A Tale of Two (Types of) Memberships: Comparing Mixed and Partial Membership with a Continuous Data Example

Authored by: Edoardo M. Airoldi , David M. Blei , Elena A. Erosheva , Stephen E. Fienberg , Jonathan Gruhl , Elena A. Erosheva

Handbook of Mixed Membership Models and Their Applications

Print publication date:  November  2014
Online publication date:  November  2014

Print ISBN: 9781466504080
eBook ISBN: 9781466504097
Adobe ISBN:

10.1201/b17520-4

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Abstract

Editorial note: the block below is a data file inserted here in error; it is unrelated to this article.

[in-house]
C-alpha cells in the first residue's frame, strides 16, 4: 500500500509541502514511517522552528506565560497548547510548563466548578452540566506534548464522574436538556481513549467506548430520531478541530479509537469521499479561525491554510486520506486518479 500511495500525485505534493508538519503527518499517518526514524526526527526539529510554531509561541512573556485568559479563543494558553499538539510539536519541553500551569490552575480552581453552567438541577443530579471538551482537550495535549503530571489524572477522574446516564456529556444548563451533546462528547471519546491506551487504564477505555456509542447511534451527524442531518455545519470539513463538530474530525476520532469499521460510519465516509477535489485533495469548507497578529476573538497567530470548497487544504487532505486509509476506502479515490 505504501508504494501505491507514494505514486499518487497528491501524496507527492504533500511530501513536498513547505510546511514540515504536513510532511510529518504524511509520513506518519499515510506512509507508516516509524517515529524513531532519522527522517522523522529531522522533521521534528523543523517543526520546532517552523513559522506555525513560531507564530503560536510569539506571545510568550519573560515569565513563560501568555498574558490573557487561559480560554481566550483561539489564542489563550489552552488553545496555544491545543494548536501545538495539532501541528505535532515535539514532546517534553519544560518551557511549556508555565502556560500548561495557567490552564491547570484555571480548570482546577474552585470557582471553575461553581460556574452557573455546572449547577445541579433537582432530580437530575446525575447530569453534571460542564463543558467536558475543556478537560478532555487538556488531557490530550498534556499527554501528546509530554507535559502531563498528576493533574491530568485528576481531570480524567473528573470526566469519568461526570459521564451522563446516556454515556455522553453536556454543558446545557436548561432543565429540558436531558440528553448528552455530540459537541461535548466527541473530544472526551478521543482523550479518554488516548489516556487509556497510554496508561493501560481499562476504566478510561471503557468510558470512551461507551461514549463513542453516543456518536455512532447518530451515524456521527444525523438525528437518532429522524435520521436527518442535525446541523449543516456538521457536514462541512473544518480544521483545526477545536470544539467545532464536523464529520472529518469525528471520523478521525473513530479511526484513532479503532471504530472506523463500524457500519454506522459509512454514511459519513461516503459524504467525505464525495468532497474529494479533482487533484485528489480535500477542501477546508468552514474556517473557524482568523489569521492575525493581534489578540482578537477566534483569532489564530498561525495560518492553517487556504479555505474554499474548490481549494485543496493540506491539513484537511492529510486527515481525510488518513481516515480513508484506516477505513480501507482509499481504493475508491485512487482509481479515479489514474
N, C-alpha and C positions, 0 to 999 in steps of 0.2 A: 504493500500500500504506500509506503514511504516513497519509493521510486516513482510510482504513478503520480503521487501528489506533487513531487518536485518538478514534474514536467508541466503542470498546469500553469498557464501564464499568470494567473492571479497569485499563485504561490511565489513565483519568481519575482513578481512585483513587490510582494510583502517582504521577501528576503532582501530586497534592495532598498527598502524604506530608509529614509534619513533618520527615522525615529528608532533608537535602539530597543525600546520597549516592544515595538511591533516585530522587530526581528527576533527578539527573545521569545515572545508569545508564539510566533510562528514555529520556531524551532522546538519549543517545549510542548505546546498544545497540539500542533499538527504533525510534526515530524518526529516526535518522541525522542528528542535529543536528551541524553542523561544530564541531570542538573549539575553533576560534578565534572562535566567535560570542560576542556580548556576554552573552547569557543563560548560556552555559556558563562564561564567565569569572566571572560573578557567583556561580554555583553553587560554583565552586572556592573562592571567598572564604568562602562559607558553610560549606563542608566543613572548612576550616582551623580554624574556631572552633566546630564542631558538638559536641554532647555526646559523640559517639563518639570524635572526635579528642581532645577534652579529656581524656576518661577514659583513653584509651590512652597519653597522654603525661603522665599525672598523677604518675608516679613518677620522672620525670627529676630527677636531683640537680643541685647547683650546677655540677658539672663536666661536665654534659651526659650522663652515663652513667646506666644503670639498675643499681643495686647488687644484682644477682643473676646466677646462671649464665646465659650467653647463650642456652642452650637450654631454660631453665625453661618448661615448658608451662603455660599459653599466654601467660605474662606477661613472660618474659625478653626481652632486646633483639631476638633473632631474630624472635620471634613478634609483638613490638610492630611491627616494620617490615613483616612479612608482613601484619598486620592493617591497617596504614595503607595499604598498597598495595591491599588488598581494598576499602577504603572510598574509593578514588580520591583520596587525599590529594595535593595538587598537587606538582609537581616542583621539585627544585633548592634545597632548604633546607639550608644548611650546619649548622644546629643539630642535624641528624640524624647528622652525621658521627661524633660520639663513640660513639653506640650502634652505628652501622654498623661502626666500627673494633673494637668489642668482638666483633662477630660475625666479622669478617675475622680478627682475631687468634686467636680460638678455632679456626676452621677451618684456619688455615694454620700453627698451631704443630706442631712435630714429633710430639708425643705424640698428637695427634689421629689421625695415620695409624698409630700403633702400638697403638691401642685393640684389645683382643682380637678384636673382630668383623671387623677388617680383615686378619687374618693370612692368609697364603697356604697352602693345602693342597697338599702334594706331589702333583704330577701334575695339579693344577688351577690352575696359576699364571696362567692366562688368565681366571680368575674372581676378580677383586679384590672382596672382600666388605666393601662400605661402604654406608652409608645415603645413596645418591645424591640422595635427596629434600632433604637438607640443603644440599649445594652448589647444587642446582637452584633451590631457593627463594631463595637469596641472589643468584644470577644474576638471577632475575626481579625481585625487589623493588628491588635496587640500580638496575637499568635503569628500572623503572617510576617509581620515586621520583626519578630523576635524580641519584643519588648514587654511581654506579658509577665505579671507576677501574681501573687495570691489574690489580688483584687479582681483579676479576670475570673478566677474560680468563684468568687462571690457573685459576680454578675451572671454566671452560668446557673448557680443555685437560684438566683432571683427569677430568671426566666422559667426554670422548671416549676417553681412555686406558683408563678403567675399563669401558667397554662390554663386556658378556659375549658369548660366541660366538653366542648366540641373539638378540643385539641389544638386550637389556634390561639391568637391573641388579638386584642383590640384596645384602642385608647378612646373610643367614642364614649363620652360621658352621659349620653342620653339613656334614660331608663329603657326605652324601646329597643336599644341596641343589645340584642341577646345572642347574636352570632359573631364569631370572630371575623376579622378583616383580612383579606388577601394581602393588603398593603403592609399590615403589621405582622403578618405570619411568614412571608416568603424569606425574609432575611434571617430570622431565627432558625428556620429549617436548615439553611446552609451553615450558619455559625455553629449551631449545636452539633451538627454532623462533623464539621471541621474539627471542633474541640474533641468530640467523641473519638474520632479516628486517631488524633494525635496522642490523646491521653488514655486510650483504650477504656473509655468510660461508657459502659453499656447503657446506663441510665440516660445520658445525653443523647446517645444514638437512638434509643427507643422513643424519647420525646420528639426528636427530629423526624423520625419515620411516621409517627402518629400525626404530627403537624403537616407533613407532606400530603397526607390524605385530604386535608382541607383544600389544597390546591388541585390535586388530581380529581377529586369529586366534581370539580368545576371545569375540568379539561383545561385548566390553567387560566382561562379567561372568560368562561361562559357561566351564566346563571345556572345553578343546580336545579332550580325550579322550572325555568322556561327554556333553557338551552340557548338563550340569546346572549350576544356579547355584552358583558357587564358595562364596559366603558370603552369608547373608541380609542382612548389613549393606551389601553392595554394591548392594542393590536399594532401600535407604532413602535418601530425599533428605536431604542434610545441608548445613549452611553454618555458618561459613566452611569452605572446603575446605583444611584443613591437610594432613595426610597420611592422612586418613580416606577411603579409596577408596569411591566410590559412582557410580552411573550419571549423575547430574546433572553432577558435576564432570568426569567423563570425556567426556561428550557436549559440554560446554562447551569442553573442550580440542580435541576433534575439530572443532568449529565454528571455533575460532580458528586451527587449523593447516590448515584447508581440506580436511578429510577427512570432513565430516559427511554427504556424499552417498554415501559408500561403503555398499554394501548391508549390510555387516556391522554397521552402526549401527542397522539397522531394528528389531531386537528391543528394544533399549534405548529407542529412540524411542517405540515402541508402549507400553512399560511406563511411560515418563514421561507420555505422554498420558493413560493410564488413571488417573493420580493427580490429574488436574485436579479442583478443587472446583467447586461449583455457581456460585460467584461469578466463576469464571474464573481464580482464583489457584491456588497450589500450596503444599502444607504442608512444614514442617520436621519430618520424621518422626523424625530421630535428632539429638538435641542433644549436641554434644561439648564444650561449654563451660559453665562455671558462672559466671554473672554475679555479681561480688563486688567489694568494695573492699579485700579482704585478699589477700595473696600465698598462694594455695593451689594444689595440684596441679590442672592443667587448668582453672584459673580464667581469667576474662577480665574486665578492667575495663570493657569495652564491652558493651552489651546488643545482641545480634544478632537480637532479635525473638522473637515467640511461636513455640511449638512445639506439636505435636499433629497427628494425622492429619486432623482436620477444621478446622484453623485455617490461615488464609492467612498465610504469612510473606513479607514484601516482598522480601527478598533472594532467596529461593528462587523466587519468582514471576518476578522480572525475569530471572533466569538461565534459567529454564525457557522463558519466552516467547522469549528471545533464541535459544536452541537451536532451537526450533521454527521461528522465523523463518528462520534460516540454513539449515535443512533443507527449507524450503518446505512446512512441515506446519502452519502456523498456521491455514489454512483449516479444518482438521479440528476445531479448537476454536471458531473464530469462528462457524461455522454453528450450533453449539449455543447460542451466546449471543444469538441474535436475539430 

Mixed membership models such as the Grade of Membership and latent Dirichlet allocation models have primarily focused on the analysis of binary and categorical data. In this chapter, we will focus on exploring the performance of two different types of membership models with continuous data: one that has a classic mixed membership structure and one that has a partial membership structure. The Bayesian partial membership model was recently proposed by Heller et al. (2008) as a promising alternative to mixed membership motivated by continuous data. The Bayesian partial membership model based on exponential family distributions allows for computationally efficient modeling of a variety of data types. Heller et al. (2008) demonstrated a partial membership analysis of a discrete dataset. In this work, we use a dataset that has a collection of continuous variables describing NBA (National Basketball Association) players and their playing styles as a motivating example. Although NBA players are typically assigned to one of five player positions, the language used to describe players and playing styles is often suggestive of individual-level mixtures. In this chapter, we compare the exponential family form of the Bayesian partial membership model with the general mixed membership model on simulated binary and continuous data. We then extend the partial membership framework to account for correlated membership scores. Based on the properties of the two types of models and the nature of the NBA data, we argue for choosing a partial membership model over a mixed membership model in this case. We show how the NBA players can be modeled as individual-level mixtures using the correlated partial membership model. To our knowledge, this is the first individual-level mixture analysis of continuous data.

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